Welcome to the holiday shopping season!
Unitarian Universalists do celebrate Christmas, generally, and in this culture that usually involves giving gifts. However, it is interesting and worthwhile to examine how we can meld our faith lives and our “outside of church” lives when it comes to issues of consumption.
In 2001, the Unitarian Universalist General Assembly adopted a Statement of Conscience entitled “Responsible Consumption Is Our Moral Imperative.” The process for generating these statements has changed recently (PDF), but at the time this one was written, a study-action issue on some kind of social witness was selected each year by congregational delegates at the General Assembly, sending it out to the individual congregations for study and discussion over a two-year period under the guidance of the Commision on Social Witness. Each year at General Assembly, a drafted statement resulting from those two years of study would be presented to the delegates to be revised and approved. So, this study-action issue was chosen at the 1999 General Assembly in Salt Lake City, and the statement was drafted and approved in 2001.
The ideas presented in the statement are not unfamiliar in Unitarian Universalist circles, but are very thought-provoking in the context of the holiday shopping rush.
For consideration: What, if anything, has changed in this consumer-based culture since this statement was adopted? With what do you agree or disagree in this statement? How do these ideas inform individual choices in how we spend our money and other resources, particularly around the holidays? What is the nature of gift-giving in a religious context?
From “Responsible Consumption Is Our Moral Imperative”
the 2001 General Assembly Statement of Conscience
Our Unitarian Universalist faith calls upon us to approach the ethic of responsible consumption with a passion for seeking truth, a thirst for making justice, a vision of interdependence, and a willingness to re-examine our individual actions and beliefs. Becoming responsible consumers means putting into action our religious Principles of the inherent worth and dignity of all people and the interdependent web of existence of which we are a part.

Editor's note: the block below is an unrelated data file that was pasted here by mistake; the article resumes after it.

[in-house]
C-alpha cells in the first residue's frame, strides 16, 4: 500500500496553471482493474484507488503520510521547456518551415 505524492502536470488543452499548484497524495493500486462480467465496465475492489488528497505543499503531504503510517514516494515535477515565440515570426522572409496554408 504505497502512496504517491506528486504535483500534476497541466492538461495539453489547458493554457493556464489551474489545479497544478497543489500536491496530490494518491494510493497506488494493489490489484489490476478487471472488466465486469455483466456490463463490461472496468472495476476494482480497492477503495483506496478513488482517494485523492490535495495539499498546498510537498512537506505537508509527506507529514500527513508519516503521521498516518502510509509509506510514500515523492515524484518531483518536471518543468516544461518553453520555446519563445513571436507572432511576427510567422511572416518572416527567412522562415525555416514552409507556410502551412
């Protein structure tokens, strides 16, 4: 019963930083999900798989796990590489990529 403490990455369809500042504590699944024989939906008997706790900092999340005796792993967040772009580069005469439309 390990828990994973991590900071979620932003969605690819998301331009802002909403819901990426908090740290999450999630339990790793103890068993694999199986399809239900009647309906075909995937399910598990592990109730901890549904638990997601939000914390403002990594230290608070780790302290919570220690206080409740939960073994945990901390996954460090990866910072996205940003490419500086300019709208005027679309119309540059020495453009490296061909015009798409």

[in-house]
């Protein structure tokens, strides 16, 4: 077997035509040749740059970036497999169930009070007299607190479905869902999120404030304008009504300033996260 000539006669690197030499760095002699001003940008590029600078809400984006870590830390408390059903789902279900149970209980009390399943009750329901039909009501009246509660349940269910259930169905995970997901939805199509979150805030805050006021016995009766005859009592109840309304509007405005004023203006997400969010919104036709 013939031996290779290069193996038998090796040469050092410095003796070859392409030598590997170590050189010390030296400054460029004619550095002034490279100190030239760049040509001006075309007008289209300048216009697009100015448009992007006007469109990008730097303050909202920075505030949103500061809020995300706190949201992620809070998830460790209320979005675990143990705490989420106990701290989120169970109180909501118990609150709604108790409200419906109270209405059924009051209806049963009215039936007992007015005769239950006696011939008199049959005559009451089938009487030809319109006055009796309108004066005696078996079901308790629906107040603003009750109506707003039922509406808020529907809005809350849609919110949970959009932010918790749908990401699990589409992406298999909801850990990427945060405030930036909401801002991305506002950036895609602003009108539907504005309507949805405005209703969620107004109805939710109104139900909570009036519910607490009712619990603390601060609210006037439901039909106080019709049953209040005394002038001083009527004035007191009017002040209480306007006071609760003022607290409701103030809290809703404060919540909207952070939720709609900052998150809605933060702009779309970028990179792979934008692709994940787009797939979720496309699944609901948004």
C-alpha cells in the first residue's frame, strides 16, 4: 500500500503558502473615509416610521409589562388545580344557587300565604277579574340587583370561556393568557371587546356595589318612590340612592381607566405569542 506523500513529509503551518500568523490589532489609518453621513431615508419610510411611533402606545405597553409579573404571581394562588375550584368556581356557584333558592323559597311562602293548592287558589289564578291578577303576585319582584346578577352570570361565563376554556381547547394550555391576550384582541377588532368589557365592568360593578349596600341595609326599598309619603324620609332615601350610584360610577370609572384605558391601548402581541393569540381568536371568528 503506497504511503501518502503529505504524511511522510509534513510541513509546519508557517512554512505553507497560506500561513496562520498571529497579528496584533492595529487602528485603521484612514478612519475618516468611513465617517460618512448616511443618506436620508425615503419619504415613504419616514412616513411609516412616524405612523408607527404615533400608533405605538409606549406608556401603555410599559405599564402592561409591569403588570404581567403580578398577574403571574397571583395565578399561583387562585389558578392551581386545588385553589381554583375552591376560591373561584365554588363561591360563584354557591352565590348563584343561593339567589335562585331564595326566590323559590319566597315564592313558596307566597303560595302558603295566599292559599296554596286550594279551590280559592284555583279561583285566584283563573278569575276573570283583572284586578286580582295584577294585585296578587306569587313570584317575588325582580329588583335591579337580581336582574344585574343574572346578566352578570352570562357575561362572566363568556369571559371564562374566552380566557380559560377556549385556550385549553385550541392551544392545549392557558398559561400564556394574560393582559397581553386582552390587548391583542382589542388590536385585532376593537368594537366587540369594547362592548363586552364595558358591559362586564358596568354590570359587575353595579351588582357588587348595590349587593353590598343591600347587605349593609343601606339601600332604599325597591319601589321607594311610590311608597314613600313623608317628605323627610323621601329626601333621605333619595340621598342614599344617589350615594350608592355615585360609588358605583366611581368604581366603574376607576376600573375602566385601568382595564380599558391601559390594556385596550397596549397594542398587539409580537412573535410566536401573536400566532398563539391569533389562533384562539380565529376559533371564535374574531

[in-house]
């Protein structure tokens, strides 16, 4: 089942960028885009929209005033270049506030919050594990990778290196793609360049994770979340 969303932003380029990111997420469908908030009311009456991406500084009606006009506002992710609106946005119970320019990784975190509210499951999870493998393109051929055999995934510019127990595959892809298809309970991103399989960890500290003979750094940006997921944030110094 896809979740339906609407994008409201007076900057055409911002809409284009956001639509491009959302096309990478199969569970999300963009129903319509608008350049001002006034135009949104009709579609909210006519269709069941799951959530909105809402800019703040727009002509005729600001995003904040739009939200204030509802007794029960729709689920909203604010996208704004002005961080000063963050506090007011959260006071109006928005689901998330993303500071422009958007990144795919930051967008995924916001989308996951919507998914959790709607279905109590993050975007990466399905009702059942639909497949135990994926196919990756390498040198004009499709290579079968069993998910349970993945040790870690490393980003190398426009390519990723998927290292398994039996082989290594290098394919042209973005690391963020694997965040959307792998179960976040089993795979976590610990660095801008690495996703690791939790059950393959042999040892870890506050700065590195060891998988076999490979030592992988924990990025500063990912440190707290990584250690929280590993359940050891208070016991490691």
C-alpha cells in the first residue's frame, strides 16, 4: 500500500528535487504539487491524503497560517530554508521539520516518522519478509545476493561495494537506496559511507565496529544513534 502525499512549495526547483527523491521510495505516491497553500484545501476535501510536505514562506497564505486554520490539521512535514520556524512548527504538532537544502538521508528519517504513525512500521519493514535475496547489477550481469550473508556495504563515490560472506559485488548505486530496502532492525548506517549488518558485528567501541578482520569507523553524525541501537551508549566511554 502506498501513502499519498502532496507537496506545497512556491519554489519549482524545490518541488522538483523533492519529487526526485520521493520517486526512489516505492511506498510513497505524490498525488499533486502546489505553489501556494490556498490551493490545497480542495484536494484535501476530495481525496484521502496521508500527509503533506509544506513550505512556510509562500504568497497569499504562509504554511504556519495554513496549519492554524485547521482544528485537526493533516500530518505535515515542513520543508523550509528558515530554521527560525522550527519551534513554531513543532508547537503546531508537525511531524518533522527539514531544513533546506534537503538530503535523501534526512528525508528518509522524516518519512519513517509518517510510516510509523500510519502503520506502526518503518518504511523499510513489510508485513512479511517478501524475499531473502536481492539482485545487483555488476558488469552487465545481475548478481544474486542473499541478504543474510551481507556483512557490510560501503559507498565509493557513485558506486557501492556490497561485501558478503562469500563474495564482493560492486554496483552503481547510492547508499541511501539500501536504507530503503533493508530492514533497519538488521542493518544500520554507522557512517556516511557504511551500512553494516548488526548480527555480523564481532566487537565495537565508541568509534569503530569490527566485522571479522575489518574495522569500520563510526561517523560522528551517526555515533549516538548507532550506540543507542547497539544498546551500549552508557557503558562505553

We each begin a personal journey toward responsible consumption from a different place. Wherever we start, we must be mindful of our behavior, attentive to the voices and needs of others, and conscious of the natural rhythms of the world. Our journey continues through education. Through secular and religious education programs, we must challenge ourselves to rethink the underlying assumptions that guide our choices. Through dialogue in small groups, we nurture each other’s environmental consciousness and examine competing claims of what individual responsibility actually means. Our journey is fulfilled through activism. We will work together for legislative changes that will reduce over-consumption, environmental degradation, and the unjust distribution of resources.